In 2003, FBI Director Robert Mueller went into hostile territory—an American Civil Liberties Union conference—and won a standing ovation after delivering a speech that showed respect for what the ACLU does while defending the civil liberties and counter-terrorism record of the Bush administration. During the 1992 campaign, then-candidate Bill Clinton addressed African-American voters and criticized hip-hop singer Sister Souljah for lyrics and comments that were racially provocative. And in the 2008 presidential campaign, GOP primary contender Mike Huckabee was alone among Republican candidates in speaking to a convention of the National Education Association. He, too, won standing ovations for some of his comments, despite the fact that the teachers union is seen as more Democratic-leaning.
Mitt Romney did not do any of those things at a convention for the National Association for the Advancement of Colored People Wednesday. In his speech, Romney provoked boos—one of them a full 15 seconds long, by one newspaper's count—for promising to repeal "Obamacare."
We could spend days analyzing what was behind this moment. Did Romney figure he wasn't going to win over many African-American voters anyway, so why not make a statement to reassure conservatives he really, truly was committed to undoing the healthcare law (even though it's remarkably similar to what he brokered and signed when he was govern of Massachusetts)? Did he think he would show gumption and spine by making what he had to know was a hostile comment to a skeptical audience? Surely he had to have known that the use of the political term "Obamacare" was, on its own, going to get a negative reaction.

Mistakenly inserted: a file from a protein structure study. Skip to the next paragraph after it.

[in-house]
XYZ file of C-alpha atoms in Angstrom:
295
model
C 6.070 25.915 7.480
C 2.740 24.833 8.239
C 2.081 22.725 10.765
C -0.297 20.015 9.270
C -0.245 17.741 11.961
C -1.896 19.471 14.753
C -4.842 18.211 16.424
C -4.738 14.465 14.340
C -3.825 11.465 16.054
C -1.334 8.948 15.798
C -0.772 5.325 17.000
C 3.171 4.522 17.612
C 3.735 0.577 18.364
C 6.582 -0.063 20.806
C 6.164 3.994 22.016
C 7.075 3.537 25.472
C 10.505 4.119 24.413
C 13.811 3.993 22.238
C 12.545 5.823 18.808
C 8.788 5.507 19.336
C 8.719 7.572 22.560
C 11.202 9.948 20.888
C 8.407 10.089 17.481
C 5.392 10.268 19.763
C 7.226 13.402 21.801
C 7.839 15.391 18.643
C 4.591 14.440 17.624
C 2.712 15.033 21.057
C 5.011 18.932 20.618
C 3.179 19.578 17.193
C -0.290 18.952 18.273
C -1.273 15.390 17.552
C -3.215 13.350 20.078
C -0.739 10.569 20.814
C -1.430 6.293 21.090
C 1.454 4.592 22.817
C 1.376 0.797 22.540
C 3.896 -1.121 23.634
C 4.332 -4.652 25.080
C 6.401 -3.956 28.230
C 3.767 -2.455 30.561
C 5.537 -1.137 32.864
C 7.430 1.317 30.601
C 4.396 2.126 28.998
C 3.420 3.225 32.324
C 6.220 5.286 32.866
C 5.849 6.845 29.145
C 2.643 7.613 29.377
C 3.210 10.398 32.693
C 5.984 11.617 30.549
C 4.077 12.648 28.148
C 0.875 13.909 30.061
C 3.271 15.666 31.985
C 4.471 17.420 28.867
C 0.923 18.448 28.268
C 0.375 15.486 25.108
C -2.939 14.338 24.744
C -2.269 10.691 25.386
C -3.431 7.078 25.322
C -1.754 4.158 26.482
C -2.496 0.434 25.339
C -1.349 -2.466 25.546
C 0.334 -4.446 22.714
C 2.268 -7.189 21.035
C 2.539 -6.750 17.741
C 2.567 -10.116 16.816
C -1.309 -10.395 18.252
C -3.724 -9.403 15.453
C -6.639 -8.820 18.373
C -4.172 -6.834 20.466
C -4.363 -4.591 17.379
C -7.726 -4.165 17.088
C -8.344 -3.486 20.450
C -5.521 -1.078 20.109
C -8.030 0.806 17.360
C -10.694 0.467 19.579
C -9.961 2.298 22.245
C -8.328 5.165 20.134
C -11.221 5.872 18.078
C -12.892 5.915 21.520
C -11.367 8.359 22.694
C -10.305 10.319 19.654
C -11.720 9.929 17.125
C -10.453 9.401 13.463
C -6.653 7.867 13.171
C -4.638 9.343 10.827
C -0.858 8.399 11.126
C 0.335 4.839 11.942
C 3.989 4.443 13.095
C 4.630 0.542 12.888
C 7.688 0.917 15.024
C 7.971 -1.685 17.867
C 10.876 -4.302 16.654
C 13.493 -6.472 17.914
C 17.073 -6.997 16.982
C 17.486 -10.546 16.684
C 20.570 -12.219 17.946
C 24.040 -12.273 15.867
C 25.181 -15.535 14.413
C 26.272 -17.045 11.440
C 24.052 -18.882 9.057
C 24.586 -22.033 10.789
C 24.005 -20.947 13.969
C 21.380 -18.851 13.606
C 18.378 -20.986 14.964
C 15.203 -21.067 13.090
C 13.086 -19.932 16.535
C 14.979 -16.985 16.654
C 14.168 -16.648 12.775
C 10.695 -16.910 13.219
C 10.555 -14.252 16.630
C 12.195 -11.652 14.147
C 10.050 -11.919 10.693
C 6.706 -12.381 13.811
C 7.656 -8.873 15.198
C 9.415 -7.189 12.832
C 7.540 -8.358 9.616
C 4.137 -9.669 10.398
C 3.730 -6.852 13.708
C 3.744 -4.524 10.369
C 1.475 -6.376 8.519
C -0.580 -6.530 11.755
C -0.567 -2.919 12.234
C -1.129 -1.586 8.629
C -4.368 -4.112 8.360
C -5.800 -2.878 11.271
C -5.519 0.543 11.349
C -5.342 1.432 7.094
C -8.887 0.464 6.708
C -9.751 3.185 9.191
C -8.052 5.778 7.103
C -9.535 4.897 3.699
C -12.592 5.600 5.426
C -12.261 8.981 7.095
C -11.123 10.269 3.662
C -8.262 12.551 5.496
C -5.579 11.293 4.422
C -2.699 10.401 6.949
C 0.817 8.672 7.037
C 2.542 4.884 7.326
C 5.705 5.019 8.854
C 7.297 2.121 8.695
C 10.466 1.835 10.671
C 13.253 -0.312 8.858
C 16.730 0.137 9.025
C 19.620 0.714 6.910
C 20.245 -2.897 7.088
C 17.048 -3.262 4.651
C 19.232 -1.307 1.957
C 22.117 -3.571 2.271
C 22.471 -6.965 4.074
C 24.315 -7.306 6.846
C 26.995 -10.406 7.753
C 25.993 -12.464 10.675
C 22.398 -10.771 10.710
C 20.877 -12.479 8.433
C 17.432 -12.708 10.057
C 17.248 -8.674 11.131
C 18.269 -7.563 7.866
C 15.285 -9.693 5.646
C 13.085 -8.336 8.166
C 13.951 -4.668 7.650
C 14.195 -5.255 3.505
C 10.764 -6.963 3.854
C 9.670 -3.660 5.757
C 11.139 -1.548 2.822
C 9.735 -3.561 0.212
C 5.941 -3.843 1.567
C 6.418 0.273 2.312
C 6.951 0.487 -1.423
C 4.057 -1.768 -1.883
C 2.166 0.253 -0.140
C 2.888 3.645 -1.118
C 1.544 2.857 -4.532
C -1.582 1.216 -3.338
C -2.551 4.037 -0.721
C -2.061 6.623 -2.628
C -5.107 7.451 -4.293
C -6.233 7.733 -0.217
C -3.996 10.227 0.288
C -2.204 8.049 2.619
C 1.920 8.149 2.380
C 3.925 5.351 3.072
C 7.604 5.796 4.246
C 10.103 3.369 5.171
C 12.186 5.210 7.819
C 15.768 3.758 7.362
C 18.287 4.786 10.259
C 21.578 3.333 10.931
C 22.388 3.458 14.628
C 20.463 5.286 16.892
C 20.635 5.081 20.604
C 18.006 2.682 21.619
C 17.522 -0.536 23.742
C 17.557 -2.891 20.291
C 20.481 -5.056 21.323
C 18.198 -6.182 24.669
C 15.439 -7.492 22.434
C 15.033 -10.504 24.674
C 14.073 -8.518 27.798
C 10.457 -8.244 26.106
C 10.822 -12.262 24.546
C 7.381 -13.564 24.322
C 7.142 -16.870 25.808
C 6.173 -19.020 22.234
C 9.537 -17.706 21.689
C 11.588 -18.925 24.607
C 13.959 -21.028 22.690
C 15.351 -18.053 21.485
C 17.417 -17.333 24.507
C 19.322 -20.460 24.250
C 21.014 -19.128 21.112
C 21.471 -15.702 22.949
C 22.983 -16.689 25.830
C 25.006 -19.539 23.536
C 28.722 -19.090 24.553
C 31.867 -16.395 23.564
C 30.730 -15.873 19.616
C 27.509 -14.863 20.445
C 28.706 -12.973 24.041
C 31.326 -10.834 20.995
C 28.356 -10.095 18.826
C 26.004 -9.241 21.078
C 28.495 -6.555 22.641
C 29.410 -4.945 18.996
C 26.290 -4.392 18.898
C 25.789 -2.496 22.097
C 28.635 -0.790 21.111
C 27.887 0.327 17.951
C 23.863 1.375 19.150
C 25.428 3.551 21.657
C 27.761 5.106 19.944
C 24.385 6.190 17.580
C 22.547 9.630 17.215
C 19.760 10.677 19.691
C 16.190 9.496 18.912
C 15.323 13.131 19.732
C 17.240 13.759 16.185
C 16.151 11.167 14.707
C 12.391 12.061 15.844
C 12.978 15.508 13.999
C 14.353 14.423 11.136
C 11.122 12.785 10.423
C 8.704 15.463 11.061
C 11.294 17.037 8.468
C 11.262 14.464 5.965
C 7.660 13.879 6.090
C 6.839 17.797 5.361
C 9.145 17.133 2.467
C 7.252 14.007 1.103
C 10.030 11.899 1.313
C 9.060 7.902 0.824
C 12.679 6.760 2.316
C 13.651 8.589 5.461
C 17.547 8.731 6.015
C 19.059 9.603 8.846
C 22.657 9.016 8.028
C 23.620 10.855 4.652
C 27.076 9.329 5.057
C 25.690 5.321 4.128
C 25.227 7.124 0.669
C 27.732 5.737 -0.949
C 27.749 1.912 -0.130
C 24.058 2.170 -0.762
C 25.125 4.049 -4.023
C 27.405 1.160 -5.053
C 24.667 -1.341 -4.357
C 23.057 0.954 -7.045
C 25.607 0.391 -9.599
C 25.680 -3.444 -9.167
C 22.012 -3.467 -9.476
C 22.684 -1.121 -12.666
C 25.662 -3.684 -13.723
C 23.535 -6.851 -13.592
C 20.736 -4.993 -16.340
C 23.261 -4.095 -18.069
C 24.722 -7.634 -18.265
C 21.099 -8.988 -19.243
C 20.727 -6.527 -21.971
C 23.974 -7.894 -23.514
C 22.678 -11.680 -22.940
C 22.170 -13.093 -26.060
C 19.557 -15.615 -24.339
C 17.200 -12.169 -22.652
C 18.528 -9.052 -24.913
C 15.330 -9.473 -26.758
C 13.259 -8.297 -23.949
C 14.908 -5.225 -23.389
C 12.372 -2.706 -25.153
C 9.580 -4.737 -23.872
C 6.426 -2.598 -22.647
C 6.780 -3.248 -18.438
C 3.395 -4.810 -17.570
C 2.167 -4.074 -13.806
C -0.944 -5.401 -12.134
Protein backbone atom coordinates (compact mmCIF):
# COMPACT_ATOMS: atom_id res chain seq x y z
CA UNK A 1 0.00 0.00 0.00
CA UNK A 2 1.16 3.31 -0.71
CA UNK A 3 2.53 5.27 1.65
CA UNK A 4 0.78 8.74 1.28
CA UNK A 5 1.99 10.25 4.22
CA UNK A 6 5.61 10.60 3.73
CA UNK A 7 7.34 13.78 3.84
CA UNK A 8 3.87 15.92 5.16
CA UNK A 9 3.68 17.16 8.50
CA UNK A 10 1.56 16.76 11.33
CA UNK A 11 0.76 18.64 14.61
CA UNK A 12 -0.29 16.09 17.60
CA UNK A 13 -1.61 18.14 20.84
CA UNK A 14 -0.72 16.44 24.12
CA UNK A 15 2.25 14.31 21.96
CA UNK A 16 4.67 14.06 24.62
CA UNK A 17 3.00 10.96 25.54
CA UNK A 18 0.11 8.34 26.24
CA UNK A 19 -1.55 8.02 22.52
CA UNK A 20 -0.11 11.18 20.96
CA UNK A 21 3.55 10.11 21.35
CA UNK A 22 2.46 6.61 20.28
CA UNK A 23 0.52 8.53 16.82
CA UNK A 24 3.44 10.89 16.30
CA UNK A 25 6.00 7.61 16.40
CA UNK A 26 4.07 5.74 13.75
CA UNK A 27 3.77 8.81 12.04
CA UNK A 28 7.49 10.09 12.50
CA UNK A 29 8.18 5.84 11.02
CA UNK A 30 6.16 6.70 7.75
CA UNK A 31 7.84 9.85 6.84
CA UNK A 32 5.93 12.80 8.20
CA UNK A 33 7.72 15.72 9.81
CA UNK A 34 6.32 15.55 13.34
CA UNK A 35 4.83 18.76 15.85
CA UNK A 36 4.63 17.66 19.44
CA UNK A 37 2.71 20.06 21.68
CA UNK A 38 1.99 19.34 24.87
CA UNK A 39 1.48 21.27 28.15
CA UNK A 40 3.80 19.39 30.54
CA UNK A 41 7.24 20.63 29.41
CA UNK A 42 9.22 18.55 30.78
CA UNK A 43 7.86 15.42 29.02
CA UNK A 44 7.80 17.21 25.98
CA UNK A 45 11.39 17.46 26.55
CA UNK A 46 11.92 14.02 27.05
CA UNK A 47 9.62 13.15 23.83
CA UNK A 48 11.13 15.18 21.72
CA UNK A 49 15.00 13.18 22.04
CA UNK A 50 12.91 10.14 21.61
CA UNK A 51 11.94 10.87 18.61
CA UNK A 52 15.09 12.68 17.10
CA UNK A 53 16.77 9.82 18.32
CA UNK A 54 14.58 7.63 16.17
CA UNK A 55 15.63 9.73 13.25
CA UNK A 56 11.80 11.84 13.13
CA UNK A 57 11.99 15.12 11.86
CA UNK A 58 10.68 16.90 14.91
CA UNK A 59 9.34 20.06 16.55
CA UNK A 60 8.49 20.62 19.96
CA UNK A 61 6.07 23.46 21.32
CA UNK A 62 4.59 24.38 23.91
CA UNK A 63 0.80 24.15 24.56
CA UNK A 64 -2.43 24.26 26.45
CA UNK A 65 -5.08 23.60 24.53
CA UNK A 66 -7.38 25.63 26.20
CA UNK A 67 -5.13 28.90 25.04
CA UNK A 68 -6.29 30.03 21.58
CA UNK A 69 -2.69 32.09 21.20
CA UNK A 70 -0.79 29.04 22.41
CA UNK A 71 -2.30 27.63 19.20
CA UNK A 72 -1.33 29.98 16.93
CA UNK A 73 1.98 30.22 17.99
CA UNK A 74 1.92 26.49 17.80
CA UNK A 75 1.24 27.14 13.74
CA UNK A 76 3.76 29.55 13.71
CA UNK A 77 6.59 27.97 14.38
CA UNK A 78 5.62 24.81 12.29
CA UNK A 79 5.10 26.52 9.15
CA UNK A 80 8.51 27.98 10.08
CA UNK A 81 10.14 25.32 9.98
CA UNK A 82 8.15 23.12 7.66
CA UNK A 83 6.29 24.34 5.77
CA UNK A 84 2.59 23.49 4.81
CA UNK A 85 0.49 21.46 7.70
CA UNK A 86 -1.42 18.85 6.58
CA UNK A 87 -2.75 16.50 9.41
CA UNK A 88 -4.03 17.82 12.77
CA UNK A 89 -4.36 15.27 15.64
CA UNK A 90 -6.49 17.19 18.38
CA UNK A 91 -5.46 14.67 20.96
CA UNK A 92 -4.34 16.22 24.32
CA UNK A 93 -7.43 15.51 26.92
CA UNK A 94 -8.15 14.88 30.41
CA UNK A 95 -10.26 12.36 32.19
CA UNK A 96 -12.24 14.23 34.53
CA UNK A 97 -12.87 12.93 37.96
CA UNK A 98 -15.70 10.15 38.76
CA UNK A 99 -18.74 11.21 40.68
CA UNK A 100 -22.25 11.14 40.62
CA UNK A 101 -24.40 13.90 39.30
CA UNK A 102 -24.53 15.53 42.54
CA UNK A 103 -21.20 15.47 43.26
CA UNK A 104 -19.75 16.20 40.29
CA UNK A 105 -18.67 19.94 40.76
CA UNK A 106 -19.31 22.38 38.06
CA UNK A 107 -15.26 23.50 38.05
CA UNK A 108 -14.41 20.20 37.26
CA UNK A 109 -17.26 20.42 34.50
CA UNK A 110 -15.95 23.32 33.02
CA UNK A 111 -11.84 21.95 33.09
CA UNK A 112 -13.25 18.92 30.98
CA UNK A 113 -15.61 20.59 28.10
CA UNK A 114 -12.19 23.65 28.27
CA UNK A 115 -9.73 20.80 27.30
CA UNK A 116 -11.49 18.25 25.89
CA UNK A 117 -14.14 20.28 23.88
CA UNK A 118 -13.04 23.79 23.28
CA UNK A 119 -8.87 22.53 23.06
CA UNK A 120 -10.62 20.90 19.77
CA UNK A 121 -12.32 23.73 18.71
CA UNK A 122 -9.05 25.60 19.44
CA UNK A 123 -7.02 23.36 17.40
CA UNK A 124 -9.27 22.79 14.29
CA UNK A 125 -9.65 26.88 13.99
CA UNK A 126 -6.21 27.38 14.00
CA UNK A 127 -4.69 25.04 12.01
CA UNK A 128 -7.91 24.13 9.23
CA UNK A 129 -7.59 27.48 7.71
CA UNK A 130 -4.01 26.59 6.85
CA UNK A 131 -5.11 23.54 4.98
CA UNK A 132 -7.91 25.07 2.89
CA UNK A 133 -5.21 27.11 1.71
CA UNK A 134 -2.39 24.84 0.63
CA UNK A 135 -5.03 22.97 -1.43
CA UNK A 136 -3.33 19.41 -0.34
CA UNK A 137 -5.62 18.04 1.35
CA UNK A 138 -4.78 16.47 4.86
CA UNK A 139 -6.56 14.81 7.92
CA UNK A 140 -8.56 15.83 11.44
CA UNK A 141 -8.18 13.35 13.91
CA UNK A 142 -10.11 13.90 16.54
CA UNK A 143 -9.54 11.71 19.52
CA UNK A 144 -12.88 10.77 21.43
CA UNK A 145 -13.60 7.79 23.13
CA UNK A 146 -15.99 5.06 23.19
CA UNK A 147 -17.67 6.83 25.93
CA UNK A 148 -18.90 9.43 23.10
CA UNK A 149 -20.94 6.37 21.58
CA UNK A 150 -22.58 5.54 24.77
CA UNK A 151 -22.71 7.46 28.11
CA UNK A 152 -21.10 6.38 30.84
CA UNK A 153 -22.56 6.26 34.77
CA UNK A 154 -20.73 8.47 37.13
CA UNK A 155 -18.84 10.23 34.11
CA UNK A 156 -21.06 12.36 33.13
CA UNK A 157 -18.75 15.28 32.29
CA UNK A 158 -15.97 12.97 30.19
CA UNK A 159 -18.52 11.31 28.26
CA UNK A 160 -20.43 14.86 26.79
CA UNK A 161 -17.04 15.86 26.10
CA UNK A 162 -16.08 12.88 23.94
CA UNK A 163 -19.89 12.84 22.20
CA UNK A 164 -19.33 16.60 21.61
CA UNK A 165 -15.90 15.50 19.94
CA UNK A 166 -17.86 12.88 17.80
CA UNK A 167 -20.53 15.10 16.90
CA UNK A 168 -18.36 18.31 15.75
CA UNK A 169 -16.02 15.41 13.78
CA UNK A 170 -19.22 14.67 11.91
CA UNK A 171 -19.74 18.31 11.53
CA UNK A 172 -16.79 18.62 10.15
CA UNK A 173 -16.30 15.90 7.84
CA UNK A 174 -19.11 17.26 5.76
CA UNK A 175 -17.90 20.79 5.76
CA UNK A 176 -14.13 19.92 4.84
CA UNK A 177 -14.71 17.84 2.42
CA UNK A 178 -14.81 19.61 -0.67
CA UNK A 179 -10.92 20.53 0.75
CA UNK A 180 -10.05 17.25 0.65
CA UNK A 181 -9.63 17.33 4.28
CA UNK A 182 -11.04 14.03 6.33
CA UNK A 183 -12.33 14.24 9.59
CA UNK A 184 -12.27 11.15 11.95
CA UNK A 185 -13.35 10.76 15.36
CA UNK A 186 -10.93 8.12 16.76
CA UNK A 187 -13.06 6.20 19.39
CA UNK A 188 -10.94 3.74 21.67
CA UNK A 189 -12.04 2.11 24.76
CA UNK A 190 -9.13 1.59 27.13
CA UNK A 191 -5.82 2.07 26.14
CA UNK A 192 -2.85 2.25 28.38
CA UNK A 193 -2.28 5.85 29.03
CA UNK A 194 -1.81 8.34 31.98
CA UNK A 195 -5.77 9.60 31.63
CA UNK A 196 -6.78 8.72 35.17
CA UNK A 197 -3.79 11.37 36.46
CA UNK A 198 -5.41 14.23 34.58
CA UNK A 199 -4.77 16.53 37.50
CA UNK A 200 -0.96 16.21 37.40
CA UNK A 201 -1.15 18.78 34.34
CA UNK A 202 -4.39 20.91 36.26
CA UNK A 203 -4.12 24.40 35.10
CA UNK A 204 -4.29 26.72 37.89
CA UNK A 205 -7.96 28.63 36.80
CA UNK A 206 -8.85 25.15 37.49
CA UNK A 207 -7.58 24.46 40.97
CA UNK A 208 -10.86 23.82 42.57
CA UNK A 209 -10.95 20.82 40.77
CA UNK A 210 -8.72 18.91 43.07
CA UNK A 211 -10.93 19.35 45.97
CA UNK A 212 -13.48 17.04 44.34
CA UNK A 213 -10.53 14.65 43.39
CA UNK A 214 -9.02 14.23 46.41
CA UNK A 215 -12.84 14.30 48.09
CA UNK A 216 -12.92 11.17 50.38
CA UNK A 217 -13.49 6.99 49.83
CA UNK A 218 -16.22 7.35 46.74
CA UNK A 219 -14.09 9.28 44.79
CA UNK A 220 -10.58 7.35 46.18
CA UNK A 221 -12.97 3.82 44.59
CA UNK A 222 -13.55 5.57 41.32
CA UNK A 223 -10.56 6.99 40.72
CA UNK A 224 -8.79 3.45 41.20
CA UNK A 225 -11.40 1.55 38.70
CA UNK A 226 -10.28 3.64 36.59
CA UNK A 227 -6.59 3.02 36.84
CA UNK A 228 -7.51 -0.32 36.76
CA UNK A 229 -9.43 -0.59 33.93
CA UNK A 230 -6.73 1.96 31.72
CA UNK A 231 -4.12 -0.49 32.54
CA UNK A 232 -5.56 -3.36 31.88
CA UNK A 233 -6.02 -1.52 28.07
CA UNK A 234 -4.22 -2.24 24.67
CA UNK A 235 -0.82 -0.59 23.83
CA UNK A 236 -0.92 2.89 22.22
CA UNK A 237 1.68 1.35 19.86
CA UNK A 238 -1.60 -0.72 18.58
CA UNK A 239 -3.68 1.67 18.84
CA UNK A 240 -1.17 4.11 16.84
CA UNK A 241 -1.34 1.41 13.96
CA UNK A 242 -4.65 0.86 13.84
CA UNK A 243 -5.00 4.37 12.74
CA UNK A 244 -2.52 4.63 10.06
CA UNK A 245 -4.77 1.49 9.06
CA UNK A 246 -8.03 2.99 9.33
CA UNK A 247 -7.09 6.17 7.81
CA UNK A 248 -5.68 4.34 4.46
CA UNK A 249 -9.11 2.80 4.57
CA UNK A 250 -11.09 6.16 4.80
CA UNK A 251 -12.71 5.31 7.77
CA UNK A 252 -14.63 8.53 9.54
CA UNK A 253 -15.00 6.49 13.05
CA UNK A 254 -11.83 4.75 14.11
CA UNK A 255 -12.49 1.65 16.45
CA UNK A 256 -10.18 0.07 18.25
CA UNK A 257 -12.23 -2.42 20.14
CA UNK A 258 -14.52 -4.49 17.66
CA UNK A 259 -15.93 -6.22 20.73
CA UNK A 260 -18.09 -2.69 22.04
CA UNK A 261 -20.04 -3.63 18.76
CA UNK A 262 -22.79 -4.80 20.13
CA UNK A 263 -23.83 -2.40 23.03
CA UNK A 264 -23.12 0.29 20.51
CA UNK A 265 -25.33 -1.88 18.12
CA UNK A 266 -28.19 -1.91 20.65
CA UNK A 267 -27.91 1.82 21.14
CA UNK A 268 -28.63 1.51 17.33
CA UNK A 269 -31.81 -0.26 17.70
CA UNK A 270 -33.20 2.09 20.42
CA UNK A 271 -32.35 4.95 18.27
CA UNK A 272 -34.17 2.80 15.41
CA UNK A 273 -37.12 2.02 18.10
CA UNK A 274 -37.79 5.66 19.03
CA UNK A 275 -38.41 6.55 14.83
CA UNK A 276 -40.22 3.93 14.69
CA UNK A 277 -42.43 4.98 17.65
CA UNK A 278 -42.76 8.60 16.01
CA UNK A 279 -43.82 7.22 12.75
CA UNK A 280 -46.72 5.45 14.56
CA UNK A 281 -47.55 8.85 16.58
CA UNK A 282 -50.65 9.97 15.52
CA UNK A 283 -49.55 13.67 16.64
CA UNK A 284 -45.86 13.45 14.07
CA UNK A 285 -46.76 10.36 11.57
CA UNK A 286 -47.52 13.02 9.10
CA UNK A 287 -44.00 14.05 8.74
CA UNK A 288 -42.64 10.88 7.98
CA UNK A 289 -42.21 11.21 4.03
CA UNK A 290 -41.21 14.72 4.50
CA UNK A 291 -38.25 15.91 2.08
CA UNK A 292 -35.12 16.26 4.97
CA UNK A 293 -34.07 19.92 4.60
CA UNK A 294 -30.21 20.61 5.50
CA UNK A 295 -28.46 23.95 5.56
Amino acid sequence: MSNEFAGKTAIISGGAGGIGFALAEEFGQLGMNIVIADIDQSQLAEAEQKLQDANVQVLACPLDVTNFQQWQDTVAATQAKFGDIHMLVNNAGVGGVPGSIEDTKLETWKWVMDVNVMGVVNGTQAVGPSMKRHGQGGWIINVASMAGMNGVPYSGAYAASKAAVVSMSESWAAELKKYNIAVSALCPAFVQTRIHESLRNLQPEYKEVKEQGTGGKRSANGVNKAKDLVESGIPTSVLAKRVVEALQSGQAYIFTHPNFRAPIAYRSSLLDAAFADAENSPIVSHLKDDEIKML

But Romney revealed a bigger weakness at that convention, and it wasn't an honest disagreement about policy. It's that Romney still sounds as though he's not relating to all of his audiences. At the National Association of Latino Elected Officials conference recently, an attendee complained to me that Romney sounded as though he was delivering a report to the board of directors of a corporation. There was no human connection, no sense that Romney had thought about how that population lives or interacts. It's fine that Romney is rich and doesn't live like a lot of American voters do—most of our presidents have been wealthy. But in both his addresses to NALEO and to the NAACP, Romney had a crucially missed connection. He was telling them why he thought he'd be a better president for their communities, but it was without a clear understanding of what they wanted, and what their value systems are. Romney didn't need to censor his views before those audiences—that, in fact, would have been worse, and cemented an impression of him as a flip-flopper. But he had opportunities at both of those sessions to showcase a side of him that shares a connection with at least a segment of the Latino and African-American vote. He missed the chance.
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